Happy New Year!
As a blogger and, well, member of the human race, I’ve been inundated these past few weeks with discussions about New Year’s Resolutions.
One post that caught my eye was Jess Howland’s here on Ottawa Mommy Club entitled Tip’s to Keeping your Fitness Resolutions.
The main bit I zoned in on was the daunting (lack of) success statistics for keeping resolutions. Apparently by two weeks in, almost half will have already abandoned their goal. And after six months? Only 12 out of 100 will have kept their New Year’s Resolution.
Last year I was one of the 12. Here’s my story:
Last January, I was about mid-way through my second maternity leave and determined to lose my “baby weight”.
I hopped on the scale and had one of those horrible epiphanies. Despite dutifully going to the gym four times a week since September, the scale – after the initial drop – hadn’t budged.
It was a sad moment. Anyone familiar with it? That moment when you realize the weight maintenance rules of your 20s no longer apply in your 30s? Sigh.
Anyway, I took a hard look in the mirror; realized I could no longer exercise to compensate for lifestyle (read: excessive Eat, Drink and Merry); and joined Weight Watchers.
Over the next five months I slowly lost 30 lbs. And seven months out from there? I am maintaining a healthy weight and still fit into my new clothes.
So, for those considering, or having just made a weight loss resolution, I thought I’d share a few thoughts from my success in the hopes it might help or motivate someone else to stick with their resolution.
Everyone is different. This is just what worked for me.
1. I was ready to do it; I had time to focus on it; and I made it a priority.
There have been so many times in the past that I have thought: “Wow, I should really lose a few pounds.” I’d then skip wine with dinner; do side salad instead of fries; say no to a bag of fuzzy peaches; feel better about myself; and promptly forget it. I wasn’t ready.
2. I found a plan; paid money; and followed the plan.
I spent a few days researching different weight loss programs to figure out what would work best for me.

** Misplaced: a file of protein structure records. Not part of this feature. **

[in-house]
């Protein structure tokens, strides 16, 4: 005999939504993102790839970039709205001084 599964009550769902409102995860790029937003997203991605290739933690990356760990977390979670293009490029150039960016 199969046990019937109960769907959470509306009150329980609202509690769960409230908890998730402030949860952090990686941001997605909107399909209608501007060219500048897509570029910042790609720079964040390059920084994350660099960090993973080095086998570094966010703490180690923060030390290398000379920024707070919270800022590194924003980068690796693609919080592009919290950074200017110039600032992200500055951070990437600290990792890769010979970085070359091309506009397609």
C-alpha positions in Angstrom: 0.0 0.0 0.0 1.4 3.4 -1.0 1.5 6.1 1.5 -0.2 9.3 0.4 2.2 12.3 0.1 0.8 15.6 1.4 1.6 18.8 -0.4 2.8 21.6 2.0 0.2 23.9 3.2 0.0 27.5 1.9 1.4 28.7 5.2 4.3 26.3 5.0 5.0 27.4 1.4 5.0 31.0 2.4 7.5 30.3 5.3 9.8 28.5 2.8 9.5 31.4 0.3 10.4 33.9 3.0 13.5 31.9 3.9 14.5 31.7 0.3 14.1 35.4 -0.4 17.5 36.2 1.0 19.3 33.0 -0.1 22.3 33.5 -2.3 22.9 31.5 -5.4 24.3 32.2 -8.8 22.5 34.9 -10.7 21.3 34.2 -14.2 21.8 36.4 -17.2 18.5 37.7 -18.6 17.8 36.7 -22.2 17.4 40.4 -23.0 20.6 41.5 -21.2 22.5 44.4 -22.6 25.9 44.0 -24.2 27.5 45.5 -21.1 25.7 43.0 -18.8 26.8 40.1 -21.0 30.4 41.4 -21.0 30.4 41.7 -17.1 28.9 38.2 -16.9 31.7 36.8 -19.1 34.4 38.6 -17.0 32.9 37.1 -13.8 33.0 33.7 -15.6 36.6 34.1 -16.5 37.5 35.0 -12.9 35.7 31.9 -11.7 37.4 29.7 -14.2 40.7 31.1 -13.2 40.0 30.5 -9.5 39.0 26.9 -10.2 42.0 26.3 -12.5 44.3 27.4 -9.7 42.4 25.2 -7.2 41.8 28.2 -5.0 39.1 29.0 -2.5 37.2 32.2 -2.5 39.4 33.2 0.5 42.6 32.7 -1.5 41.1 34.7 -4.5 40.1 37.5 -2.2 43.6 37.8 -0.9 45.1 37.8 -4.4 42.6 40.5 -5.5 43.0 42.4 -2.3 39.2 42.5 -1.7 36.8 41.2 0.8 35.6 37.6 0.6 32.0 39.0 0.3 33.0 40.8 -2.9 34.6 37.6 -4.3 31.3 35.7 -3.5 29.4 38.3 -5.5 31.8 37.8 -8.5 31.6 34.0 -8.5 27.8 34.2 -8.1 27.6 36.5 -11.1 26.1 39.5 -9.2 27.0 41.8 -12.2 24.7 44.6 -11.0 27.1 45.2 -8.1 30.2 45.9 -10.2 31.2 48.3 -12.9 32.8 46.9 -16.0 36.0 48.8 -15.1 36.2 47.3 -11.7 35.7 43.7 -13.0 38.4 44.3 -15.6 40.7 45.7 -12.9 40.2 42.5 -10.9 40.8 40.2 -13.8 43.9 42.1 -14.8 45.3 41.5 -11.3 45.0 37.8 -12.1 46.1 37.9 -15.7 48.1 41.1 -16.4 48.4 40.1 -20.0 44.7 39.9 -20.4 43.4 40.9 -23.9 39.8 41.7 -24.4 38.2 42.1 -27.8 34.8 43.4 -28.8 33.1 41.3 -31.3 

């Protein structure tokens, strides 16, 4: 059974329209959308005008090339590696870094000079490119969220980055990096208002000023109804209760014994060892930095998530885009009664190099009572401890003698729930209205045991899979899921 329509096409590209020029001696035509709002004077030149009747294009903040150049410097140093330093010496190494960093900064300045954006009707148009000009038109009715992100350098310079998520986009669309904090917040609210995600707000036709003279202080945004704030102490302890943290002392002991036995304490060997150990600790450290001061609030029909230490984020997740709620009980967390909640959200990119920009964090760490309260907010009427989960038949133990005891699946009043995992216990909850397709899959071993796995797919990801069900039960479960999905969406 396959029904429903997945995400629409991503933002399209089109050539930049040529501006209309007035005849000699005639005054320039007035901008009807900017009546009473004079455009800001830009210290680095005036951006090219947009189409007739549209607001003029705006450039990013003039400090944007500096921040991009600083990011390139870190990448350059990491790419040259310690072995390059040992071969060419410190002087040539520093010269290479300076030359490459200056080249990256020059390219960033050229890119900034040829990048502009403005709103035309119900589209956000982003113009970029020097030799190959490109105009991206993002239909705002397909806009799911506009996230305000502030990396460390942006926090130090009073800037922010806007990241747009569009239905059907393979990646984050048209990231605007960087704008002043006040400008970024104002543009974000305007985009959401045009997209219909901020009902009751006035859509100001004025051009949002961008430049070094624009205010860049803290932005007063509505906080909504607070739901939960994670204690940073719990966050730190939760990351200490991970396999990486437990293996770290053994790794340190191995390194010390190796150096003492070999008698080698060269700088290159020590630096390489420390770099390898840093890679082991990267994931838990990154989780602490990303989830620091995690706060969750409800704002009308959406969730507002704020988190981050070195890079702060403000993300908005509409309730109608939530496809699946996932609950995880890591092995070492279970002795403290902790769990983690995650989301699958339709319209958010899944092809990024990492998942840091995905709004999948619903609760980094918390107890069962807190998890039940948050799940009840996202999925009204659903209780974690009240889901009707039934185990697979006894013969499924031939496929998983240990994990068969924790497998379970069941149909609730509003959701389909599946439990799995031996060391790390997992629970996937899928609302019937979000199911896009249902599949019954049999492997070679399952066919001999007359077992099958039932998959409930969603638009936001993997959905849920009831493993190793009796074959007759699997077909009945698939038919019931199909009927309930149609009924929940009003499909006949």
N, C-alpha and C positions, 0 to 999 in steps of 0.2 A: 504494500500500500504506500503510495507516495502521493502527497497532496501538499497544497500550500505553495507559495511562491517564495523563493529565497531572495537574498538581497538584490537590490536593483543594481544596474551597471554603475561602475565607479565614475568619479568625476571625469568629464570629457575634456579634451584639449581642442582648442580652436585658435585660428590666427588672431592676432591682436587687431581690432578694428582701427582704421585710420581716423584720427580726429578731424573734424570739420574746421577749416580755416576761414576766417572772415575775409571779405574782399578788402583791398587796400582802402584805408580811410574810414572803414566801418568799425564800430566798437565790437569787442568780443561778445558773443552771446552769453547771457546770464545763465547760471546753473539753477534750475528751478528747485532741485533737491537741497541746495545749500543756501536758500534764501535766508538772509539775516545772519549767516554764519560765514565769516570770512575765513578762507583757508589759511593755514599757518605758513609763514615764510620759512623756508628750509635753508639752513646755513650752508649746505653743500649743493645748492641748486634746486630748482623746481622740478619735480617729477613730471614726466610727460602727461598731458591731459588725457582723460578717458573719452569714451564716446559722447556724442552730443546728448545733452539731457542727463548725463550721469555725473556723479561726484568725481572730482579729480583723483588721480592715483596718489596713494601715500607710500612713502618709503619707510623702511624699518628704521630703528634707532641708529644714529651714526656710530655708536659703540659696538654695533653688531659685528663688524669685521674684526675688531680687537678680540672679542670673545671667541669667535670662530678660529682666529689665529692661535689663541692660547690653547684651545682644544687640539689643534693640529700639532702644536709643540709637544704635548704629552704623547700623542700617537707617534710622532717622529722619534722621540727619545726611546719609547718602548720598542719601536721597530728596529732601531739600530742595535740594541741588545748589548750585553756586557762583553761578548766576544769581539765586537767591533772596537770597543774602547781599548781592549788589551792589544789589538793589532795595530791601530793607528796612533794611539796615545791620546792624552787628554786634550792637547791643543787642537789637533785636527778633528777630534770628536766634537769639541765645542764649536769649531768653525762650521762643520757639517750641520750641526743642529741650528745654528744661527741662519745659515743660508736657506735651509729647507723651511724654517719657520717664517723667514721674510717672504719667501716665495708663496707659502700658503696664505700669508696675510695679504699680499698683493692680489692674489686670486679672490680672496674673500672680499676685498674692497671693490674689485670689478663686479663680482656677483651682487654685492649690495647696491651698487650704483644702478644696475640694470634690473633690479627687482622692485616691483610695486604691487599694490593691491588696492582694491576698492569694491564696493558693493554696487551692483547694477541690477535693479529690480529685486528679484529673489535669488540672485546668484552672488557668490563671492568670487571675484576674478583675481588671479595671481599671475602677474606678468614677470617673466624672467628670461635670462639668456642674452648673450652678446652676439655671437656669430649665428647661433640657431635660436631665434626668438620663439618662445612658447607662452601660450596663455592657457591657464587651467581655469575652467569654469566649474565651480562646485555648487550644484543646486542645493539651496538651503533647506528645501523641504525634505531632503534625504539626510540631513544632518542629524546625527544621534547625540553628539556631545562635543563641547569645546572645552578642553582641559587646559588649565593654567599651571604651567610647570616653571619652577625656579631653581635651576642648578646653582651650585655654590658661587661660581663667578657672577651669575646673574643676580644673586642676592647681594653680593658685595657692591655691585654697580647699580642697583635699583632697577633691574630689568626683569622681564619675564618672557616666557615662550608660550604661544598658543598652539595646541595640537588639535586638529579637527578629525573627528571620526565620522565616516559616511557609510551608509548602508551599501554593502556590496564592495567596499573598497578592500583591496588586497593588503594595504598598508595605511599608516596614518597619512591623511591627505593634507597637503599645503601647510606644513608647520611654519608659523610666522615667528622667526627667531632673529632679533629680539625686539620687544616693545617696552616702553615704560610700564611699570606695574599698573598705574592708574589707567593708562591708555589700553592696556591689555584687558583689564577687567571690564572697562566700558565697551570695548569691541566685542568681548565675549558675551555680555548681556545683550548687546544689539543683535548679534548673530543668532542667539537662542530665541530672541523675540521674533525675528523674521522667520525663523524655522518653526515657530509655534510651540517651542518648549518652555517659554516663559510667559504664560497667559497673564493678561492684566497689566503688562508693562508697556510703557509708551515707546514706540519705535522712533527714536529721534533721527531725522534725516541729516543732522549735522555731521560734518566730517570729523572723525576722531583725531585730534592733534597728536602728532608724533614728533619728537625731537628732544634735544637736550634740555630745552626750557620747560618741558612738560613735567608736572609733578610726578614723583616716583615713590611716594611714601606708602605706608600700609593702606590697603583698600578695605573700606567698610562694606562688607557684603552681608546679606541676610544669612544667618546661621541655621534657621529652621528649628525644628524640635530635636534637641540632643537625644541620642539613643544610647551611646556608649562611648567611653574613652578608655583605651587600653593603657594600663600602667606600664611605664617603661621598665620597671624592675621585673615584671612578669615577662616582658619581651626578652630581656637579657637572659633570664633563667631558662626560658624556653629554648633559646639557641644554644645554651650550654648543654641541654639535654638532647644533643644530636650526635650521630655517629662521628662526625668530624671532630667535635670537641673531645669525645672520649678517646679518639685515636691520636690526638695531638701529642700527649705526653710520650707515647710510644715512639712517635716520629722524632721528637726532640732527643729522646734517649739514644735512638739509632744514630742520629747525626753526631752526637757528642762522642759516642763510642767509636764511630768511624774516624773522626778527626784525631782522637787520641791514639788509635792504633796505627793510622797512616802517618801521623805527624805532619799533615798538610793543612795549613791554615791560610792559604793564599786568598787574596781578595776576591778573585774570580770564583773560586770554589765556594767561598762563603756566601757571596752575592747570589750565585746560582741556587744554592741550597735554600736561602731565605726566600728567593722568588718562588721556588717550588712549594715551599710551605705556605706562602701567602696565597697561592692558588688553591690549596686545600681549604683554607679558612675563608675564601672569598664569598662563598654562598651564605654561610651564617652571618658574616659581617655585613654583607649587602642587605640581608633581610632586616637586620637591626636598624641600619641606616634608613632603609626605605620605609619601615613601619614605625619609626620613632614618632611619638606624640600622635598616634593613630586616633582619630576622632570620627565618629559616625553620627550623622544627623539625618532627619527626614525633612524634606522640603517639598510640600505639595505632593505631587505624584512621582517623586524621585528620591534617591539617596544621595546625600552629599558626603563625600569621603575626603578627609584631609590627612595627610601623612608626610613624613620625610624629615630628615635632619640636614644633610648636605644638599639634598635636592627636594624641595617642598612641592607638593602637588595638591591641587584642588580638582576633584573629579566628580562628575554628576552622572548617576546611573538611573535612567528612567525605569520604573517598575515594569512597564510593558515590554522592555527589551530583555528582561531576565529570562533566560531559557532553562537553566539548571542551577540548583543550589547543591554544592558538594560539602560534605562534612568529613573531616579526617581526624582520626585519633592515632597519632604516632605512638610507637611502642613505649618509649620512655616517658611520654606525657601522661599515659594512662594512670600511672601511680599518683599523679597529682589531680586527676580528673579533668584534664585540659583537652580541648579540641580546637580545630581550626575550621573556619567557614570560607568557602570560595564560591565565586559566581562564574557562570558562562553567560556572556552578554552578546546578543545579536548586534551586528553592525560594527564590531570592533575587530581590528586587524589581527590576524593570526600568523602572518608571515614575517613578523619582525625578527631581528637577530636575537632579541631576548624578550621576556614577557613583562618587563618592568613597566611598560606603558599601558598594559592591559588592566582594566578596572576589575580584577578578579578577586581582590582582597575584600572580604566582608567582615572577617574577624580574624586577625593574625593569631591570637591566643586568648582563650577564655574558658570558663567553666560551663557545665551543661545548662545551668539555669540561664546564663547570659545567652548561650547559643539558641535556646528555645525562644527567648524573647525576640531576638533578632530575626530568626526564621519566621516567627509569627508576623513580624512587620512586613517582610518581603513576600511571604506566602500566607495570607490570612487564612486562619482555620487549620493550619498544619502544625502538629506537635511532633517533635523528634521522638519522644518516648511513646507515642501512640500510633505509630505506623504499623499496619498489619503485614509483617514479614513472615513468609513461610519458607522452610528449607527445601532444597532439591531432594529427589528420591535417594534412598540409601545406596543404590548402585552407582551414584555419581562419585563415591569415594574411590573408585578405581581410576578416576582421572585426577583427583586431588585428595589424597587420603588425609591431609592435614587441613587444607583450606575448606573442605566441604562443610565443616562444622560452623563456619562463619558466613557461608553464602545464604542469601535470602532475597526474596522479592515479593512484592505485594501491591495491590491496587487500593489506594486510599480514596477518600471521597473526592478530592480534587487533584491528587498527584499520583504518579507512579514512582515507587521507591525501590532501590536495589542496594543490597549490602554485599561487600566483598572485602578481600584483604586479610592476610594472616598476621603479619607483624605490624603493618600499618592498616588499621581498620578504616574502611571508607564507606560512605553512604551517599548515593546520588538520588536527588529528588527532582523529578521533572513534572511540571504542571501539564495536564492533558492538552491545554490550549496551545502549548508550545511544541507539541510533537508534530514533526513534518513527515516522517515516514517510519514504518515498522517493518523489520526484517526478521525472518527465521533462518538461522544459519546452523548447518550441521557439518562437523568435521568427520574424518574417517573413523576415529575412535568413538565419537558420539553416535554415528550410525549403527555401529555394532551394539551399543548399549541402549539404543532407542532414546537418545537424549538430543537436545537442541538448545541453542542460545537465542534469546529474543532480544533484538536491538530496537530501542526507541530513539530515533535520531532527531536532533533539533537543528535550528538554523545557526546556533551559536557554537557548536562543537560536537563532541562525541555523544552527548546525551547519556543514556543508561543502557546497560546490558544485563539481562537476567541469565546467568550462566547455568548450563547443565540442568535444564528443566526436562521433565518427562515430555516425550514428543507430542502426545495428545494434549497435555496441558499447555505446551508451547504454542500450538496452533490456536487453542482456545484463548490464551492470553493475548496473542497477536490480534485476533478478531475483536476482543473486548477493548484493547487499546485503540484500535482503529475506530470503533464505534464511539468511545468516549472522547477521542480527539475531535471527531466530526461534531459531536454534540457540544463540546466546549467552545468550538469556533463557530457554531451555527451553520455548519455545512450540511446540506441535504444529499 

I’m not hawking Weight Watchers, but I support having a plan. Following a plan is what gave me the structure and guidance I needed to figure out for myself what I’d been doing “wrong” on the food front. And it gave me the flexibility to decide where I wanted to use my “fun” calories (Answer: wine). I used their online tools; I tracked everything; I followed the rules; and I saw results. It started a positive cycle that kept me going.
The other bit that was important to me was that I invested money towards my goal. I think, for me, something about the financial commitment, rather than just a “I think I’ll lose weight this year” goal, helped.
3. I learnt how to cook and found some favorite “go to” recipes.
I’d never learnt how to properly cook and had always found it somewhat intimidating. So I use to eat a lot of take out and, even when I didn’t, I never really thought much about what I ate.
So I got over it. I took some classes through Continuing Education to overcome my initial cooking fears, and then took to Pinterest to find healthy recipes I’d like that would fit with my diet plan.
4. I eased up on fitness, but added variety to make it “count” more.
I like running. So I run. But I learnt that always doing long steady runs really wasn’t the best use of my workout time if I wanted to lose weight. So I incorporated hills into my running and replaced one of my runs with a boot camp so I’d do more resistance work. I only exercised 2-3 times a week for about 45-60 minutes at a time, but with the diet, that was enough.
5. I incorporated sites and blogs about fitness and weight loss into my Twitter and Facebook feeds.
This one might sound silly, but it helped. I read somewhere about how “changing the conversation around you” can help you meet your health and fitness goals. One suggestion was to follow sites and people on Twitter who promoted healthy living. In addition to the suggestions provided (and additional recipes I found), just having healthy “background chatter” helped me to strive to BE healthier.
6. I got over my “fear of the scale”.
For years I didn’t weigh myself. I use to joke the scale was an instrument of female oppression. To maintain a healthy weight, I realized I needed to know what I weighed. So once I finished my weight loss, I still weighed myself weekly to make sure my weight didn’t creep back up without my realizing it.
As mentioned above, since May, while I’ve fluctuated a bit, I’ve managed to keep most of it off. It certainly is lifestyle change, but it’s one I’m glad I made.
What about you? What has worked for you for healthy weight loss or maintaining healthy weight?
Bio: Louise lives in Ottawa with her husband and their two daughters: ages four and one. She works full-time for the Federal Government. She likes to write, so: blog hobby. You can visit her blog at http://babygatesdown.wordpress.com.
Image courtesy of Apolonia / FreeDigitalPhotos.net